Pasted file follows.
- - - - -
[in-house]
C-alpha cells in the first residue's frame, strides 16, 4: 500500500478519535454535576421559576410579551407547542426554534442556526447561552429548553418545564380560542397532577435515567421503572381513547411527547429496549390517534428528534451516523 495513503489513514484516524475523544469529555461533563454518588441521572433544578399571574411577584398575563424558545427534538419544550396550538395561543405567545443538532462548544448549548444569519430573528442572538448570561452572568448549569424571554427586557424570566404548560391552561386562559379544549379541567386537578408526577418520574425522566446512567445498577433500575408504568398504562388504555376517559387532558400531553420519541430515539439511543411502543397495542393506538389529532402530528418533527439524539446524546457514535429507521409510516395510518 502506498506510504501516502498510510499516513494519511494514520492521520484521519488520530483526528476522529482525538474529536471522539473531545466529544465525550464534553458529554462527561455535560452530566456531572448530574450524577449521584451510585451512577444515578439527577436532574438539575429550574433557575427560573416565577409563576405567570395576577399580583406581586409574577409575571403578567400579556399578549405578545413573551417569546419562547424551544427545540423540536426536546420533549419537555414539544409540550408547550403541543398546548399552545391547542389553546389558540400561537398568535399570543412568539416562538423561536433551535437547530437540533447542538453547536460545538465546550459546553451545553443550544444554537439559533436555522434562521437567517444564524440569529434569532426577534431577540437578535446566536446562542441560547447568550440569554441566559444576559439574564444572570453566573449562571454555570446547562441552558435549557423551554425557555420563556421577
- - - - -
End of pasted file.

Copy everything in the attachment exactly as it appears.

[in-house]
C-alpha cells in the first residue's frame, strides 16, 4: 500500500478519535454535576421559576410579551407547542426554534442556526447561552429548553418545564380560542397532577435515567421503572381513547411527547429496549390517534428528534451516523 495513503489513514484516524475523544469529555461533563454518588441521572433544578399571574411577584398575563424558545427534538419544550396550538395561543405567545443538532462548544448549548444569519430573528442572538448570561452572568448549569424571554427586557424570566404548560391552561386562559379544549379541567386537578408526577418520574425522566446512567445498577433500575408504568398504562388504555376517559387532558400531553420519541430515539439511543411502543397495542393506538389529532402530528418533527439524539446524546457514535429507521409510516395510518 502506498506510504501516502498510510499516513494519511494514520492521520484521519488520530483526528476522529482525538474529536471522539473531545466529544465525550464534553458529554462527561455535560452530566456531572448530574450524577449521584451510585451512577444515578439527577436532574438539575429550574433557575427560573416565577409563576405567570395576577399580583406581586409574577409575571403578567400579556399578549405578545413573551417569546419562547424551544427545540423540536426536546420533549419537555414539544409540550408547550403541543398546548399552545391547542389553546389558540400561537398568535399570543412568539416562538423561536433551535437547530437540533447542538453547536460545538465546550459546553451545553443550544444554537439559533436555522434562521437567517444564524440569529434569532426577534431577540437578535446566536446562542441560547447568550440569554441566559444576559439574564444572570453566573449562571454555570446547562441552558435549557423551554425557555420563556421577